My great-grandfather on my mom’s side was fighting the Japanese in China during the Second Sino-Japanese War, and afterwards, to avoid the Chinese Civil War conflict, my grandfather moved to Taiwan, where my mom was born. Taiwan has its own culture that is distinguished from China’s culture, so my maternal ancestors had to adapt. But because my grandparents raised my mom under Chinese culture, she identifies as Chinese instead of Taiwanese. My maternal grandfather was a professor of political science in Taiwan, and was once arrested for his views on democracy; 16 out of his 17 books were banned (the last one a textbook).
Eventually, for political reasons and to seek a better life, my mom was sent with a one-way ticket to the United States, and since she had to claim this was a short trip, all she could bring was a small suitcase of belongings, which included some photos, two pairs of underwear, 100 dollars, a bible which her sister insisted she bring with her for protection, and most importantly, a bag of Taiwanese soil given to her by her taishi (太師), her father’s professor, to “never forget her homeland.” Though my mom was valedictorian at her school, (her picture hung on the school’s wall for almost 50 years until they recently took it down because nobody could beat her perfect grades) the English education in Taiwan was extremely poor, and my mom spoke zero English. She once tried to correct her teacher’s English pronunciation after hearing a Beatles song on her father’s record player, and she got in trouble for doing so, only to find out years later in the US that she was correct. “No matter what, do not come back. The US will offer you freedom,” were my grandfather’s parting words. Without speaking the language and with only a few possessions, my mom had to quickly adapt to US culture and make a life for herself.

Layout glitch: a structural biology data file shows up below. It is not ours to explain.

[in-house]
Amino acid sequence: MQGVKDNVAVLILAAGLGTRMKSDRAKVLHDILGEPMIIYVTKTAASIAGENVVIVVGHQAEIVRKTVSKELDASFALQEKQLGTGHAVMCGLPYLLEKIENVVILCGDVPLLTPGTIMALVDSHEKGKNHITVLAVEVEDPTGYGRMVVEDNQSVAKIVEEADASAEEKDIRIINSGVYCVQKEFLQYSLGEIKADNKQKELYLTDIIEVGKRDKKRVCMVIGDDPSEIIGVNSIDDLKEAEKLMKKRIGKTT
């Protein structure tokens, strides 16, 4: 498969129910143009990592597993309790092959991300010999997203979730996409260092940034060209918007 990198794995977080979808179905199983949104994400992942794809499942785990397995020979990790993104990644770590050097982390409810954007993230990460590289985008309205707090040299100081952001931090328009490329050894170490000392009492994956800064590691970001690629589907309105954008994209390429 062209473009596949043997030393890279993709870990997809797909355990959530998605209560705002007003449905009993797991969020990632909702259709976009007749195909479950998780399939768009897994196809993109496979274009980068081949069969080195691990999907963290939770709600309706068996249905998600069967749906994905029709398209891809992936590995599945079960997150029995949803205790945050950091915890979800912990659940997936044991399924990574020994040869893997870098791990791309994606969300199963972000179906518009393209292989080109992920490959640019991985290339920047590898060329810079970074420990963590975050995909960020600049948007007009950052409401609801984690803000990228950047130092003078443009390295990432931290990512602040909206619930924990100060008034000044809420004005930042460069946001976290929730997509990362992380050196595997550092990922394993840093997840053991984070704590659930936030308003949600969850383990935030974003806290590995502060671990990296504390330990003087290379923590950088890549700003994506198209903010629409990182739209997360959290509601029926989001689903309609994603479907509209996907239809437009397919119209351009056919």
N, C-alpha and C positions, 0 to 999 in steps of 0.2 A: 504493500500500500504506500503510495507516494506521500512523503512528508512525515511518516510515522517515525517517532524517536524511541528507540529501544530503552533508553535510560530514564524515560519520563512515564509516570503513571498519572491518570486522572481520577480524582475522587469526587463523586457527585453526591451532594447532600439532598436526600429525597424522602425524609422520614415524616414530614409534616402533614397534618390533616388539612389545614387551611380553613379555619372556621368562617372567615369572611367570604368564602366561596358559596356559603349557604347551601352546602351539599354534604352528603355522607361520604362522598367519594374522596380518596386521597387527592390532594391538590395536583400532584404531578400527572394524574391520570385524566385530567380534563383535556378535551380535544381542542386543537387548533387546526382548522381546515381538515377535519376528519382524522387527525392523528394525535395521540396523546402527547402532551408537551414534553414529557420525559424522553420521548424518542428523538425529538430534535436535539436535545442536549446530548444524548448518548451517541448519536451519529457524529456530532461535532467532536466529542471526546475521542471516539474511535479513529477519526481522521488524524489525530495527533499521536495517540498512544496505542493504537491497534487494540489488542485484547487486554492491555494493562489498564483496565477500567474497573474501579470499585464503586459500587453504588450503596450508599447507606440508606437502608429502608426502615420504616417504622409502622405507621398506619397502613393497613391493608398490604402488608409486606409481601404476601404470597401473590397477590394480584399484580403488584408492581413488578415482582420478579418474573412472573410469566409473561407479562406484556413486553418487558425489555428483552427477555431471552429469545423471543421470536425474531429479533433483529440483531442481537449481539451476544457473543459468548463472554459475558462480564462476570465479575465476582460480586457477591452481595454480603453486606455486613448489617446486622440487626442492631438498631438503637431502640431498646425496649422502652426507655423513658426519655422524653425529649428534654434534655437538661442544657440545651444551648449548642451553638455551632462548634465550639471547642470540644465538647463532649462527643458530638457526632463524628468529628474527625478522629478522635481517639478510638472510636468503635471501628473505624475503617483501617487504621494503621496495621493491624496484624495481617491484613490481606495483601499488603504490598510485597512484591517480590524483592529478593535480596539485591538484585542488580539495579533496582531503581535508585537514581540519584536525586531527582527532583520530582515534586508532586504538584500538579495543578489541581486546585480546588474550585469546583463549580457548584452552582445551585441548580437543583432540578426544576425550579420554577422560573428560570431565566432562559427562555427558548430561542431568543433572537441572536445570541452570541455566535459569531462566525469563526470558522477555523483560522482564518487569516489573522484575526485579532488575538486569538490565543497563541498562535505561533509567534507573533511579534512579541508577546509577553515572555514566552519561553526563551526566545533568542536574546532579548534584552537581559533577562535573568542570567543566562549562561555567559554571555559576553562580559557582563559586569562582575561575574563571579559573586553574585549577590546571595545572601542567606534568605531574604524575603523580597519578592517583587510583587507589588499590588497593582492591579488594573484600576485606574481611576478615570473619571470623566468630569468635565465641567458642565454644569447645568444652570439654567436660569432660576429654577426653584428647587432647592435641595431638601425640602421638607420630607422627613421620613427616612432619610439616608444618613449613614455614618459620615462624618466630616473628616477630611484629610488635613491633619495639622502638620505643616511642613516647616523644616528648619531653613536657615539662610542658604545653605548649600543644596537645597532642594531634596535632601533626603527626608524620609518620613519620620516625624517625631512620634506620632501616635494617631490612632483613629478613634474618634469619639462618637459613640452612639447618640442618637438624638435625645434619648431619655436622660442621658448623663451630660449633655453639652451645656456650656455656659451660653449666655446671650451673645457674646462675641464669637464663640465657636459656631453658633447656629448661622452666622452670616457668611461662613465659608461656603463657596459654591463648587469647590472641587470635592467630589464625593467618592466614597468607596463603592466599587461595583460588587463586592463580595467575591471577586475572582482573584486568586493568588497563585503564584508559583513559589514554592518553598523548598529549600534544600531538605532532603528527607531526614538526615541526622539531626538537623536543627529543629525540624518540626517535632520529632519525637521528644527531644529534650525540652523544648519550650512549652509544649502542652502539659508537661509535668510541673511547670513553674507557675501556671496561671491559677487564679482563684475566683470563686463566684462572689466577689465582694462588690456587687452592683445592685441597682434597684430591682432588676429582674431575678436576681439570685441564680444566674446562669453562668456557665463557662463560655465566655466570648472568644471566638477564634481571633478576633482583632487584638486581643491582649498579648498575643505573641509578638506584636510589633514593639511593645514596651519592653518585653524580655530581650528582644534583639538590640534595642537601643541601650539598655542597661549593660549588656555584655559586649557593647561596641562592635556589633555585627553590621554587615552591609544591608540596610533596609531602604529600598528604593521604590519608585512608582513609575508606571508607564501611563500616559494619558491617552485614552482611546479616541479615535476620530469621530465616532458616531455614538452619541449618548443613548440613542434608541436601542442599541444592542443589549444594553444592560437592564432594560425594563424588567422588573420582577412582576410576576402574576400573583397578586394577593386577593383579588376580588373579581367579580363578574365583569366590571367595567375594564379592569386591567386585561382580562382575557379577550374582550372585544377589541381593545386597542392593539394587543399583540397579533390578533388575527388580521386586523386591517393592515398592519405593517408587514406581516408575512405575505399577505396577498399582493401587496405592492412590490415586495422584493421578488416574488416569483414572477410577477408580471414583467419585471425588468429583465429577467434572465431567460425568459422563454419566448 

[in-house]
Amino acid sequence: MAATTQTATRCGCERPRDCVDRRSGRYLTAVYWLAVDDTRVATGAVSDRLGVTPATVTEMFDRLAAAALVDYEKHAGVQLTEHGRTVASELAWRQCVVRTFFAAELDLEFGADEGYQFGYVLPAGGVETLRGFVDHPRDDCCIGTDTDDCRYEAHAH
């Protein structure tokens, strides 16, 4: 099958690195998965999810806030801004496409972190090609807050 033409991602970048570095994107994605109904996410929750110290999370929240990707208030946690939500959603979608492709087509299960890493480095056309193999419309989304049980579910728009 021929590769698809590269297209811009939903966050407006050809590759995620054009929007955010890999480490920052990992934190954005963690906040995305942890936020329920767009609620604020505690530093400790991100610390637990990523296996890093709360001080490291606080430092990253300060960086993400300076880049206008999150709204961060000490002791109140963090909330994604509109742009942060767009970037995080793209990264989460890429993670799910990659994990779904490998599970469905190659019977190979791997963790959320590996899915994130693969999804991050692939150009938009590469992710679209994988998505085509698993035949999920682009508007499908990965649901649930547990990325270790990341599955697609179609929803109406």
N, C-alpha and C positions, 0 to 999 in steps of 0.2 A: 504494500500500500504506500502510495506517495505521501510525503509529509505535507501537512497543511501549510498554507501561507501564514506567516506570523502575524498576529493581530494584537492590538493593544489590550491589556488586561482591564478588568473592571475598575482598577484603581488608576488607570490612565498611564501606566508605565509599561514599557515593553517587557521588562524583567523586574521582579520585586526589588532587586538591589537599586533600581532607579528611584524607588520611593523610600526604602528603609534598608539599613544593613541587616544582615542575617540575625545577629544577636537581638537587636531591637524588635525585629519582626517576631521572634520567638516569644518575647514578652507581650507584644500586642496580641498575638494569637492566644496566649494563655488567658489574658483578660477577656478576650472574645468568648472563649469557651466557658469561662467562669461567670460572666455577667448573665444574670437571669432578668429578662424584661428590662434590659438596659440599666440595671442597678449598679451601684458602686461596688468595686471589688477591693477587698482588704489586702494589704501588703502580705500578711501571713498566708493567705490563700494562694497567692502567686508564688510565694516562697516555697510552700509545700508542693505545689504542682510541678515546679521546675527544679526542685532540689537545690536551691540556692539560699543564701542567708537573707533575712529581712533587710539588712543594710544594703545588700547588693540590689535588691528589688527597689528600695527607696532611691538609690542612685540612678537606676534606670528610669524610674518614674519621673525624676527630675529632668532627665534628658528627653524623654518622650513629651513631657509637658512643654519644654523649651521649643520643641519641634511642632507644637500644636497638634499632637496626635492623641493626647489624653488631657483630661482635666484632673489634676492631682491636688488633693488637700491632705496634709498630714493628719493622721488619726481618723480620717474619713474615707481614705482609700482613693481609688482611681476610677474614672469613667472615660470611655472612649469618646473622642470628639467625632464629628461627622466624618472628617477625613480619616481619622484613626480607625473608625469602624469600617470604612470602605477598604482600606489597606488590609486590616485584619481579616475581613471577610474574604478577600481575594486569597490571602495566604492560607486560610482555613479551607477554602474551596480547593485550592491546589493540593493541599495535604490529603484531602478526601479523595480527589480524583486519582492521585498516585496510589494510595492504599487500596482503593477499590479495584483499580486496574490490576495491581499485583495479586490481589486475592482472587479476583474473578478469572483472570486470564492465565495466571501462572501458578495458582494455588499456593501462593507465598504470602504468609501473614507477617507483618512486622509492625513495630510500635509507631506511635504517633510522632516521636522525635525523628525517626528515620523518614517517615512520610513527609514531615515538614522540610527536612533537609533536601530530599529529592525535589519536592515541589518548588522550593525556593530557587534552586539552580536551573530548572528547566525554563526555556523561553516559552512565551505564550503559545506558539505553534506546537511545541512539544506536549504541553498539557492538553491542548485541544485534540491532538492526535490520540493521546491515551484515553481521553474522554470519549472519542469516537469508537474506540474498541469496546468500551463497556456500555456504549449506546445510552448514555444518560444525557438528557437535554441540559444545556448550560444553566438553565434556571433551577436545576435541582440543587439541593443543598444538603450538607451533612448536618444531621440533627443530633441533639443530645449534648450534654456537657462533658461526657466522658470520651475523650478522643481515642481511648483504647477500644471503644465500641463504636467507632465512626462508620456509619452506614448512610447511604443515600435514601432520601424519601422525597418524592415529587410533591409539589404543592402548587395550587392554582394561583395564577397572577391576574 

Exploring New Cultures
Exploring new cultures has deeply been ingrained in my family through history, in the past because they were forced to, but now, my parents and I do it of our own free will. My dad chose to spend 5 years working at a Japanese hospital in Hawaii, and with a somewhat atheist or Buddhist background, my mom chose to convert to Judaism, my sister chose to study French-American Literature and study abroad in Paris and now she works in China, and I as well have chosen to immerse myself in many cultures in my life.
Before I was sent to Chinese school, or before I even spoke my first words, my parents sent me to a Jewish preschool and kindergarten. Every day we had English class in the morning with Morah Paula, and afterwards we moved next door and put our Kippahs on for Hebrew class with Morah Elishevah. Every week, there were Shabbat services on Fridays on the Sabbath. Even after leaving Jewish Day School, I continued my Jewish education every week at Sunday school with the reform synagogue, where the rabbis lectured us on the Torah, the Hebrew Old Testament, and we learned all about Jewish customs and values. We chanted songs of prayer every week, and Rabbi Weiner always accompanied us with his electric guitar, and sometimes even broke out with some flaming solos. I also went to Jewish summer camp, where the same activities were conducted, except we had services by the campfire instead of in the synagogue, and we spent our free time playing Gaga, a form of Israeli dodgeball, in the wooden octagonal-fenced Gaga pit in the yard. Outside of the Synagogue, my parents have numerous Jewish family friends, and we always gather for potlucks during all the Jewish holidays.